Nov. 15, 2018
State Board maintains current accountability targets for schools and districts
Commissioner presents final district ratings
DENVER - The Colorado State Board of Education on Thursday voted unanimously to maintain the current targets for achievement, growth and postsecondary workforce readiness used to determine school and district ratings.
Required by law to set the targets by November each year, the board has not adjusted the performance indicator targets since they were set in 2016 following the change to the Colorado Measures of Academic Success (CMAS) tests. However, the board indicated an interest in raising the targets in the future.
“When we first set the targets, we were very clear that they were just a starting point, but I know that these kinds of changes have impacts and we need time to discuss this with schools and districts,” said Board Chairwoman Angelika Schroeder.
CDE staff will be gathering feedback over the next few months from districts, parents and education advocacy groups on the potential impact of adjusting the targets.
In addition, during the first half of 2019 the board will consider weightings given to the achievement, growth and postsecondary workforce readiness performance indicators. Board rules specify that growth and postsecondary workforce readiness indicators - which include graduation rates, dropout rates, college entrance exams and college matriculation rates - must be weighed the most.
Considerations on weightings and targets will take place during the rulemaking process required to implement House Bill 18-1355.
The new statute also requires the reintroduction of a growth-to-standard metric to the ratings. The growth-to-standard measure assesses student progress toward meeting grade-level expectations. For students who already meet grade-level expectations, the growth-to-standard measure assesses progress toward higher levels of achievement.
Education commissioner assigns district ratings
Commissioner of Education Katy Anthes presented final district accountability ratings for the state's 178 districts and BOCES for the 2017-18 school year. The ratings are based on student achievement and growth on state assessments as well as postsecondary workforce readiness measures. Preliminary ratings were issued in August, but districts could submit additional evidence earlier this fall for reconsideration of their ratings.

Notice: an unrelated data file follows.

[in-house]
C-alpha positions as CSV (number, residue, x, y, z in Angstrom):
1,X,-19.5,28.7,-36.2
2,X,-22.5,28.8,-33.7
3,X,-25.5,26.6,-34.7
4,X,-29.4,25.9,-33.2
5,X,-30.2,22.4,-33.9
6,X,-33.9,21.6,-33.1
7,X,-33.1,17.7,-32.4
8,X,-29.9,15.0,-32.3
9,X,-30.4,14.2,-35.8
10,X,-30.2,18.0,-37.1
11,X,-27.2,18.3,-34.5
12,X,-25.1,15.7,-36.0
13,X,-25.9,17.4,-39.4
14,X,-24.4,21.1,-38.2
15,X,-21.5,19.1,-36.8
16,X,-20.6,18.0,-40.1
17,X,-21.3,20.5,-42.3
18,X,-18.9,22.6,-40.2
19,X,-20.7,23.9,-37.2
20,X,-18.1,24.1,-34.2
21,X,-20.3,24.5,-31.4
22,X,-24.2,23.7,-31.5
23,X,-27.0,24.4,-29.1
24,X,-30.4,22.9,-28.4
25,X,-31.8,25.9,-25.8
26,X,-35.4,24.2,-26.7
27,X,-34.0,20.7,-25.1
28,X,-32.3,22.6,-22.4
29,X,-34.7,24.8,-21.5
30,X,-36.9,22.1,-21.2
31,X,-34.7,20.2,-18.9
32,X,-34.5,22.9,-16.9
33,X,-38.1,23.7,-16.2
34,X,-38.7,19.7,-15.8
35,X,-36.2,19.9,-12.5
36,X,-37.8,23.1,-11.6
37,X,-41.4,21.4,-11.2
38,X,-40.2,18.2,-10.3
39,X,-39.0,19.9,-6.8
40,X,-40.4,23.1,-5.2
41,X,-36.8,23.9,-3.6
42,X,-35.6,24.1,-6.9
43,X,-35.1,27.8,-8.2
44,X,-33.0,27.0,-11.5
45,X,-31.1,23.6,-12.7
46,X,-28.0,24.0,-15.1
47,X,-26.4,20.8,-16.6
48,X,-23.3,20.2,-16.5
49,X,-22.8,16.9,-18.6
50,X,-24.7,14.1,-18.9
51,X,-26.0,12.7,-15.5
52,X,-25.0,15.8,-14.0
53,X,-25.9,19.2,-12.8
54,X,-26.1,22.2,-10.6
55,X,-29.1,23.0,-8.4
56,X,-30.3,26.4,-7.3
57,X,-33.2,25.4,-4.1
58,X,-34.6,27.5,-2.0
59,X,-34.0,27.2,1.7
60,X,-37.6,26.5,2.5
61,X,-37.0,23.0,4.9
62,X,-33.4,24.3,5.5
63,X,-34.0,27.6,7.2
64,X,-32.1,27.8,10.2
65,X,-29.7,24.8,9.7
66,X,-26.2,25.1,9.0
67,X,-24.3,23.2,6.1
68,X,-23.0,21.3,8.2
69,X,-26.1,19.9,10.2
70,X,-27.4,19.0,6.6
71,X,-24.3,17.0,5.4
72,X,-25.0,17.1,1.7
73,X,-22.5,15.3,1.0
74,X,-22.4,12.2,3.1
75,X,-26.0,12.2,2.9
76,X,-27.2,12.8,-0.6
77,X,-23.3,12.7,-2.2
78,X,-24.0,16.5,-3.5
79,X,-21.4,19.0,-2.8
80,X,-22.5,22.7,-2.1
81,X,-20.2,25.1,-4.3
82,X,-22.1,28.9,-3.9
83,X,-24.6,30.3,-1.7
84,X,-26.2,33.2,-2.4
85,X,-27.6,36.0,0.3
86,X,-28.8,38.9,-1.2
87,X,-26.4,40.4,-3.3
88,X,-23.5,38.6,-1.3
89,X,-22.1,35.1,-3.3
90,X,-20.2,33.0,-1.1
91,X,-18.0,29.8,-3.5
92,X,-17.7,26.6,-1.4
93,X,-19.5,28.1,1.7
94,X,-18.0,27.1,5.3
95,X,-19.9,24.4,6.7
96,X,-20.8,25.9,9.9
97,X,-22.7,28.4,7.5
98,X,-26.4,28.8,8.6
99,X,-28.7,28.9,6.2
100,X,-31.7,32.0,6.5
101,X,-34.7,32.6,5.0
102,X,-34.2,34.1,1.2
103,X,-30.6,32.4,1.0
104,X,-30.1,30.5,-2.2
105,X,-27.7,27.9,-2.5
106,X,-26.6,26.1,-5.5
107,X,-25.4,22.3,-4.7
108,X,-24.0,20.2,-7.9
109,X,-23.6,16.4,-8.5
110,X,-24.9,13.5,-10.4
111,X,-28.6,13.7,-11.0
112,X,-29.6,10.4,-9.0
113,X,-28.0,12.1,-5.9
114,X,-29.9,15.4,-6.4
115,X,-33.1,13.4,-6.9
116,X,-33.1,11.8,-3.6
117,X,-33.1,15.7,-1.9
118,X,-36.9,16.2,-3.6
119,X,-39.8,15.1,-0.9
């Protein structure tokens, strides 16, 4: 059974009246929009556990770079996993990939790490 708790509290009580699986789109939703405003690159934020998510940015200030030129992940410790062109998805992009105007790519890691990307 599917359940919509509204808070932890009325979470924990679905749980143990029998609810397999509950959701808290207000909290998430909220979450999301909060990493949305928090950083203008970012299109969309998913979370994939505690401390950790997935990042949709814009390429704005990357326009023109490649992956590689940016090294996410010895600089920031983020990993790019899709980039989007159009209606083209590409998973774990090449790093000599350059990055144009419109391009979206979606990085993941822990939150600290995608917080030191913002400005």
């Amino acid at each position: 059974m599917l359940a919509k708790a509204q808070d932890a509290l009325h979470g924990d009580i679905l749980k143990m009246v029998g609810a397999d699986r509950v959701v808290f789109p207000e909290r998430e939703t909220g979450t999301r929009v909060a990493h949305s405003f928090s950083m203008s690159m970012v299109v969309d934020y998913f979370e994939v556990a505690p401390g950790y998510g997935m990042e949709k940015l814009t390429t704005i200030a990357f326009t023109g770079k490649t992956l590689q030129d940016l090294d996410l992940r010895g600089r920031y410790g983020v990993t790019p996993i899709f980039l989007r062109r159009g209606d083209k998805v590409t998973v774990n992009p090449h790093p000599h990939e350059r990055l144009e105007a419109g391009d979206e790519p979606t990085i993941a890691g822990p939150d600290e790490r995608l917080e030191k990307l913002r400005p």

In the final ratings, 25 districts received the highest rating of Distinction, 100 received the second-highest rating of Accredited, and 50 received an Improvement Plan rating. Only six districts received one of the lowest two ratings of Priority Improvement or Turnaround, representing just 3 percent of all districts.
The purpose of the Colorado accountability ratings is to identify struggling schools to provide support and successful schools to be recognized and serve as models.
Board approves BVSD charter school appeal
The state board approved an appeal by Ascent Classical Academy Flatirons charter school, which disagreed with a Sept. 25 ruling by the Boulder Valley School Board to not review the organization’s application for a school. The state board’s decision remands the matter back to the local school board for reconsideration.
The board voted to approve the following:
Technical changes to the Rules for Administration of the School Transformation Grant Program. Schools and districts in Priority Improvement or Turnaround in the immediate or preceding school year can apply for grant funds to support educator professional development, implement activities geared towards instructional transformation, or choose one of the statutory options for schools and districts with persistent low performance.
Rules for Administration of the Retaining Teachers Grant Program. This new grant program is meant to help local education providers retain educators through initiatives such as childcare services, peer mentorship programs and incentives for highly effective teachers.
Notices of rulemaking
The board approved notices of rulemaking for the following items. The rulemaking hearings will be held at the board’s January 2019 meeting.
Rules for the Administration of the School Counselor Corps Grant. Updates to these rules include technical changes as well an updated definition of “school counselor” to include interns who are hired using grant funds.
Rules for the Administration of School Health Professional Grant. Changes to these rules are meant to clarify the term of the grant and to update the definition of a “School Health Professional” in order for a state-licensed professional or educator to be hired using grant funds.